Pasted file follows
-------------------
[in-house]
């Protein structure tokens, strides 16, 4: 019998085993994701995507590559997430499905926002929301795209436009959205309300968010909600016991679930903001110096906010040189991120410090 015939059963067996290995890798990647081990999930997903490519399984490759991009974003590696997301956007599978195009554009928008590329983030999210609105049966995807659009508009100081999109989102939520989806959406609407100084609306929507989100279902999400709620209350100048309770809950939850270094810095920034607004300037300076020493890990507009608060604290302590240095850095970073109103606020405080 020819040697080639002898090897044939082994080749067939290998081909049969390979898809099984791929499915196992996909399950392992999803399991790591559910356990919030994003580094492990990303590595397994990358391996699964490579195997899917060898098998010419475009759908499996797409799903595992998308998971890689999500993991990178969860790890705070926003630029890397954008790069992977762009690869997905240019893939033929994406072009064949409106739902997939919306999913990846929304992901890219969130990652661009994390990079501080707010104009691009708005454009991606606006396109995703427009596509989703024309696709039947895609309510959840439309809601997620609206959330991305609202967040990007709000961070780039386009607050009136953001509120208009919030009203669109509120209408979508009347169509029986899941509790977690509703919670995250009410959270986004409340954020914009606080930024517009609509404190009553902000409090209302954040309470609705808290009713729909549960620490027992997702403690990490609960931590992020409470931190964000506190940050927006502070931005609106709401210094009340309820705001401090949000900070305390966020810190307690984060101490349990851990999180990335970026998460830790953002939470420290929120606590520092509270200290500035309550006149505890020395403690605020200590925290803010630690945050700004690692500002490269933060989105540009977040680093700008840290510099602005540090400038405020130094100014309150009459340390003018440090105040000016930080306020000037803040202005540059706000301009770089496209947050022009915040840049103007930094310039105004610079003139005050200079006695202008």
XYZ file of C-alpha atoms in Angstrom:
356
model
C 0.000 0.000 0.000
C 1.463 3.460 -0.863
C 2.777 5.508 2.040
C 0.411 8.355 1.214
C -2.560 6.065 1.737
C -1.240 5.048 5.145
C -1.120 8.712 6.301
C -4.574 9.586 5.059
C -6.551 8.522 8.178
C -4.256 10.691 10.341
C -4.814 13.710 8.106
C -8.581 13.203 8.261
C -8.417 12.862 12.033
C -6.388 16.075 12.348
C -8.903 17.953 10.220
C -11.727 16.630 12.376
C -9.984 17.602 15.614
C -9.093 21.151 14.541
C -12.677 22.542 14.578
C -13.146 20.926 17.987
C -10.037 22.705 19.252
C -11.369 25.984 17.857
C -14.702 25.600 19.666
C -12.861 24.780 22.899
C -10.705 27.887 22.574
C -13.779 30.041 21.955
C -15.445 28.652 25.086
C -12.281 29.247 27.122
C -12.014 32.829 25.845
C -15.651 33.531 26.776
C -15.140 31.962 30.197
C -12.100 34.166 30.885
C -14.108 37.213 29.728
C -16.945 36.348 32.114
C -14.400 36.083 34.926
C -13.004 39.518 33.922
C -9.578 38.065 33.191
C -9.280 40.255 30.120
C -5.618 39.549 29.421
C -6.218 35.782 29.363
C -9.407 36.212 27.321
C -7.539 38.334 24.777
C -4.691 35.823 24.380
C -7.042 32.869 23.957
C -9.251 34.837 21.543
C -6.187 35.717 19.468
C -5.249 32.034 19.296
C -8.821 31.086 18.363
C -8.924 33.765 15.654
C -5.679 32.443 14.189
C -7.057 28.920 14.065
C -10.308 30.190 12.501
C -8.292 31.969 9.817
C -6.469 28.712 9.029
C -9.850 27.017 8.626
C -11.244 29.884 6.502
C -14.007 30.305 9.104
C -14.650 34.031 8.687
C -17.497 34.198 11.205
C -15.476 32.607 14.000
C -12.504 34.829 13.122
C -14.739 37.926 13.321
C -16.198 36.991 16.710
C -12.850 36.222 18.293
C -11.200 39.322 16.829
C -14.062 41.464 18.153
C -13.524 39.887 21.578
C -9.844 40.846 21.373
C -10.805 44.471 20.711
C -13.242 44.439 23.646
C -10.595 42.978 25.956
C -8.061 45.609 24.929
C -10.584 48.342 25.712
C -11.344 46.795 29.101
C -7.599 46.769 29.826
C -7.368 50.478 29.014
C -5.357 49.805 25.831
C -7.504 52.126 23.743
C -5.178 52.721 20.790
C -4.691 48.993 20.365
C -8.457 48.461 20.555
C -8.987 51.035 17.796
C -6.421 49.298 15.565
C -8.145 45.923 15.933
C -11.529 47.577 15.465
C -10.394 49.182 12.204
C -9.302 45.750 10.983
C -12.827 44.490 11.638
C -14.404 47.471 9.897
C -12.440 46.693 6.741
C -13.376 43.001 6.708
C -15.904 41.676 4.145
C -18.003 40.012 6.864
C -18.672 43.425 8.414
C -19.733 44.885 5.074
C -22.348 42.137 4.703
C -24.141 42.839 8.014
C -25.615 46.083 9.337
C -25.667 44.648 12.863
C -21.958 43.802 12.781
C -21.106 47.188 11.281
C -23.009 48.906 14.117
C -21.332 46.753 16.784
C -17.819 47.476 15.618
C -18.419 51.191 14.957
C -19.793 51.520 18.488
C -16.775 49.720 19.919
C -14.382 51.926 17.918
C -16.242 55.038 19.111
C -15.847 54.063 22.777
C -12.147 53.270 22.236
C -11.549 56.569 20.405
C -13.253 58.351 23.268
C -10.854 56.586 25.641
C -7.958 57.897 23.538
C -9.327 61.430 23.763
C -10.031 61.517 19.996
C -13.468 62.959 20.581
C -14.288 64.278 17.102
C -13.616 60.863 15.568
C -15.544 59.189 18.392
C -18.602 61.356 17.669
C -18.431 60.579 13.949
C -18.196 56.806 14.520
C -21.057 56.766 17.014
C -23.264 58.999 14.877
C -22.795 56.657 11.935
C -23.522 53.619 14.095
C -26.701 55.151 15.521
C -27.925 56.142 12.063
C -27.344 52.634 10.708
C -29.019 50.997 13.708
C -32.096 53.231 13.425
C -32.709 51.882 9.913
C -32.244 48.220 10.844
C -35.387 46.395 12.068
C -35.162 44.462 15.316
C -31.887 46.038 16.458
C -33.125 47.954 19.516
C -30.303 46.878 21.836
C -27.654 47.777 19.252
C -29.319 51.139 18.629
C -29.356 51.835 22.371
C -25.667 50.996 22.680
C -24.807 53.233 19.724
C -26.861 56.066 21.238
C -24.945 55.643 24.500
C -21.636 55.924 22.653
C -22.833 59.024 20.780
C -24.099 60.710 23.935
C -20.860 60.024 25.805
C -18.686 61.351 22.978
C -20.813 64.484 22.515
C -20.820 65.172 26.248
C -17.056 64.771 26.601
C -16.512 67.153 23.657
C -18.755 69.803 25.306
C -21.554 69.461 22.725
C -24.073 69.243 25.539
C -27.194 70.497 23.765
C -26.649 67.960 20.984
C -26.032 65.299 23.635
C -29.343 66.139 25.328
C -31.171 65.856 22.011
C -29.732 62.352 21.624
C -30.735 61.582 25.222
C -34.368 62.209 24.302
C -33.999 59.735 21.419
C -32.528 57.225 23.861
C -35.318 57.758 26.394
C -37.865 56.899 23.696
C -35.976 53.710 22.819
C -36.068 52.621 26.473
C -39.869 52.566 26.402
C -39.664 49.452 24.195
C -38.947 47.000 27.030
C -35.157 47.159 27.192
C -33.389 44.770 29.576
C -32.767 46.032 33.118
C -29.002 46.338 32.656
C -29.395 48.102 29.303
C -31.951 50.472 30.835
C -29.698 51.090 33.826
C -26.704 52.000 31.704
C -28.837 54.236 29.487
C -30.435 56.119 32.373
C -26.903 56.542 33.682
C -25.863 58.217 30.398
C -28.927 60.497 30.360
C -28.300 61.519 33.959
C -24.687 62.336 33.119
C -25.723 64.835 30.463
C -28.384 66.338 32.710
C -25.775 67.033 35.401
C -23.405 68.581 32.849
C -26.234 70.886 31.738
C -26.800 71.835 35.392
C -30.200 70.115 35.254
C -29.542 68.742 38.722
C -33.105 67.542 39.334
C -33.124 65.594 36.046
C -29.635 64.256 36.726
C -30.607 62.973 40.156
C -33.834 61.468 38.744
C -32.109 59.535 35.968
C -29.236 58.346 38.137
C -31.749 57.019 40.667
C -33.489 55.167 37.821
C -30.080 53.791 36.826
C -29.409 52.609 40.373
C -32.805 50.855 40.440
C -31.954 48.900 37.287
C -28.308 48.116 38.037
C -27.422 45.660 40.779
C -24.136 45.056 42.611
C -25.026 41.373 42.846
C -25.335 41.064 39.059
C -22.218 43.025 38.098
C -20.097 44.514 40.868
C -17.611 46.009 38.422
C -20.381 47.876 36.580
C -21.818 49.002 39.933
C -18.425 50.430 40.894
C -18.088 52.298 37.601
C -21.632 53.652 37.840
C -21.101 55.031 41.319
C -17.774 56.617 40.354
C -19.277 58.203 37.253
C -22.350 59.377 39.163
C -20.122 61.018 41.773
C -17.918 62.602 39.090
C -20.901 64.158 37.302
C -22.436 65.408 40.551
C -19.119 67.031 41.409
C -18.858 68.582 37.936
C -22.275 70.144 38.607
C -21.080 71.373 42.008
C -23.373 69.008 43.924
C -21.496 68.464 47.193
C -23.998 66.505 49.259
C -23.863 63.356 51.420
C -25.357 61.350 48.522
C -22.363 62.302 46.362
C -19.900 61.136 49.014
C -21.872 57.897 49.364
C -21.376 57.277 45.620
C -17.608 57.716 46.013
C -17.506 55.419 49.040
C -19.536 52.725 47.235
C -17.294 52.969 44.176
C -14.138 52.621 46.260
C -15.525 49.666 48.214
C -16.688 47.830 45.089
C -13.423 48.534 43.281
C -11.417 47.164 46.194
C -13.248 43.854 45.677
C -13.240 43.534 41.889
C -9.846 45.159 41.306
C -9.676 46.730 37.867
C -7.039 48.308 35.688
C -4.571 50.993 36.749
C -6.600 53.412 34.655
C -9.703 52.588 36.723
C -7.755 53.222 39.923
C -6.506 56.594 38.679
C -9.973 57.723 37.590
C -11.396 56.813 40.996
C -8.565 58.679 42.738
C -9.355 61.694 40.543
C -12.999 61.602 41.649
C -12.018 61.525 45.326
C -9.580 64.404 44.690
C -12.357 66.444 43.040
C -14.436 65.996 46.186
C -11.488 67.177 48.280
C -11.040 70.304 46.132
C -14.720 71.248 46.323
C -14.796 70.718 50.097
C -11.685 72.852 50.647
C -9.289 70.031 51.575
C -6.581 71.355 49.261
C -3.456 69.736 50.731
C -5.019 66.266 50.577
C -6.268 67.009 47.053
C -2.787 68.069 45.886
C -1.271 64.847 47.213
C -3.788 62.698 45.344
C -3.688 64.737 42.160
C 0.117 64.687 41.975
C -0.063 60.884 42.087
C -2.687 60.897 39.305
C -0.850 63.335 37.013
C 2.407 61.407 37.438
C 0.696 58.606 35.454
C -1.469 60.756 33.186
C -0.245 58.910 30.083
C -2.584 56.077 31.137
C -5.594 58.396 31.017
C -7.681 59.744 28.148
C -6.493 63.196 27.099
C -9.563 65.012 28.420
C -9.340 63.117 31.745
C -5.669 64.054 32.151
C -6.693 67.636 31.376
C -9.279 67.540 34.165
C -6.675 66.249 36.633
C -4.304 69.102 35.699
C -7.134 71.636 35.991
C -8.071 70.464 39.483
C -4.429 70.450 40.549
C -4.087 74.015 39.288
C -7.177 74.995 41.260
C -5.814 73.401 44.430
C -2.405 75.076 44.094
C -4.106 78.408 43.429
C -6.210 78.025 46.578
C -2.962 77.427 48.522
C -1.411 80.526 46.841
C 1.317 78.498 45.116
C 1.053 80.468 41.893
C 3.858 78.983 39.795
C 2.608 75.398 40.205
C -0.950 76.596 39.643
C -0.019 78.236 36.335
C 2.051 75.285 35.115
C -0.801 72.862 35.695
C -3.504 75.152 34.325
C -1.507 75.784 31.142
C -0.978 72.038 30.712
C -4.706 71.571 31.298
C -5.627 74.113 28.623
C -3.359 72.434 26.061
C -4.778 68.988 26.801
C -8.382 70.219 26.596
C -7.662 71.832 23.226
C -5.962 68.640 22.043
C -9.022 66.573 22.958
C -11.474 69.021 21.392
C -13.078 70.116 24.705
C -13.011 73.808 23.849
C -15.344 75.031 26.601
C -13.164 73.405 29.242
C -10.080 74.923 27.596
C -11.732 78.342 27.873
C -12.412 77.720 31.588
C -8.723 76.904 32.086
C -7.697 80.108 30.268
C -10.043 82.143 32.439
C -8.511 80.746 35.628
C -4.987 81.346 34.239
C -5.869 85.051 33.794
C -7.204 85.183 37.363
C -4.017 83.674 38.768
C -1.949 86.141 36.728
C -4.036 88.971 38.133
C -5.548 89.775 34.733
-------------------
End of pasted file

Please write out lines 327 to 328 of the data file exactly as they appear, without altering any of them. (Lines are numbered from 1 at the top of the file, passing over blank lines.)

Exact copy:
C 2.608 75.398 40.205
C -0.950 76.596 39.643